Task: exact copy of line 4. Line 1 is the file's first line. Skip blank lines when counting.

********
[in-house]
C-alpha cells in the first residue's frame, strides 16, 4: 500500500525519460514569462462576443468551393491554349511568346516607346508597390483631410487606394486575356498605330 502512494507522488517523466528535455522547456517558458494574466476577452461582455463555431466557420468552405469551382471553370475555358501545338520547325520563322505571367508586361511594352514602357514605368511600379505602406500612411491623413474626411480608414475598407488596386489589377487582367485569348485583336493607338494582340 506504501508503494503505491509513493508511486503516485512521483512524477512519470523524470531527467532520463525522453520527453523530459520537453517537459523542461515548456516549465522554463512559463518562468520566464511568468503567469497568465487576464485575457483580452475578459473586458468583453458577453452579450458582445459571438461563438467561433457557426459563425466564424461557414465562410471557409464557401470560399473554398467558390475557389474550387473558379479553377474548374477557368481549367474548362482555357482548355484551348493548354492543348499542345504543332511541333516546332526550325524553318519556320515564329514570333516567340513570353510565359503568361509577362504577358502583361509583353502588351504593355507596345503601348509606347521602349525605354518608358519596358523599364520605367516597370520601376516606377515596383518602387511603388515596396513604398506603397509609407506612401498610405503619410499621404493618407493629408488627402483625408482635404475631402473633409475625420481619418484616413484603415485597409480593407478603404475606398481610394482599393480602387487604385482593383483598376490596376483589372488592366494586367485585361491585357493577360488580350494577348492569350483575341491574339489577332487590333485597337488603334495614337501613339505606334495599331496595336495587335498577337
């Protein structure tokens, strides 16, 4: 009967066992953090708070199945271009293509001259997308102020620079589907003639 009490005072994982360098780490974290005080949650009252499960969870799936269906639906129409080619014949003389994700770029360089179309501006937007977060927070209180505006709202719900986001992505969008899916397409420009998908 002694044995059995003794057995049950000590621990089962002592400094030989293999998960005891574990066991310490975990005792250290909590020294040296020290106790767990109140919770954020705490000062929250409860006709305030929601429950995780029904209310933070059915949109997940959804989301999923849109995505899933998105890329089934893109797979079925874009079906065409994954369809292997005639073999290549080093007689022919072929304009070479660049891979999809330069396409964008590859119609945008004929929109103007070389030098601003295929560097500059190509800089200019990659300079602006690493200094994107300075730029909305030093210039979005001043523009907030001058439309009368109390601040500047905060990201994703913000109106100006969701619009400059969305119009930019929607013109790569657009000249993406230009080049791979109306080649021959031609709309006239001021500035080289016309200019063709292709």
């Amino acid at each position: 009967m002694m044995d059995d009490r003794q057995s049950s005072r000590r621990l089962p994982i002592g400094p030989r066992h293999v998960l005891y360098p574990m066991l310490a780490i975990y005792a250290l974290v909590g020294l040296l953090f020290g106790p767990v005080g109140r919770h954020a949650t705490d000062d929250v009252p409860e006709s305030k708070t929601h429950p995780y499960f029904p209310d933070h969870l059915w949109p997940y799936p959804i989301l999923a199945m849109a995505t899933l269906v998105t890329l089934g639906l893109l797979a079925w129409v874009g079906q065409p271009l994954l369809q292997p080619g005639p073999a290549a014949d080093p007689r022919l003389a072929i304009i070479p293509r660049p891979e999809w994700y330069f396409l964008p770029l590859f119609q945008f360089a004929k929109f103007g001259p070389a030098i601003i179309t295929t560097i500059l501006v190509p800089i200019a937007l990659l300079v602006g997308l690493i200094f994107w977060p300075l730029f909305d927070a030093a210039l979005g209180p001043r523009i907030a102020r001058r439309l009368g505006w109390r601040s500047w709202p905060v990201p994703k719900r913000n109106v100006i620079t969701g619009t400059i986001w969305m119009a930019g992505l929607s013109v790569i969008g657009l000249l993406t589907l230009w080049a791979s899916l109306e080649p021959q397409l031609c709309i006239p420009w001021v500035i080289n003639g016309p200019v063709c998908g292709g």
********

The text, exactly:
């Amino acid at each position: 009967m002694m044995d059995d009490r003794q057995s049950s005072r000590r621990l089962p994982i002592g400094p030989r066992h293999v998960l005891y360098p574990m066991l310490a780490i975990y005792a250290l974290v909590g020294l040296l953090f020290g106790p767990v005080g109140r919770h954020a949650t705490d000062d929250v009252p409860e006709s305030k708070t929601h429950p995780y499960f029904p209310d933070h969870l059915w949109p997940y799936p959804i989301l999923a199945m849109a995505t899933l269906v998105t890329l089934g639906l893109l797979a079925w129409v874009g079906q065409p271009l994954l369809q292997p080619g005639p073999a290549a014949d080093p007689r022919l003389a072929i304009i070479p293509r660049p891979e999809w994700y330069f396409l964008p770029l590859f119609q945008f360089a004929k929109f103007g001259p070389a030098i601003i179309t295929t560097i500059l501006v190509p800089i200019a937007l990659l300079v602006g997308l690493i200094f994107w977060p300075l730029f909305d927070a030093a210039l979005g209180p001043r523009i907030a102020r001058r439309l009368g505006w109390r601040s500047w709202p905060v990201p994703k719900r913000n109106v100006i620079t969701g619009t400059i986001w969305m119009a930019g992505l929607s013109v790569i969008g657009l000249l993406t589907l230009w080049a791979s899916l109306e080649p021959q397409l031609c709309i006239p420009w001021v500035i080289n003639g016309p200019v063709c998908g292709g």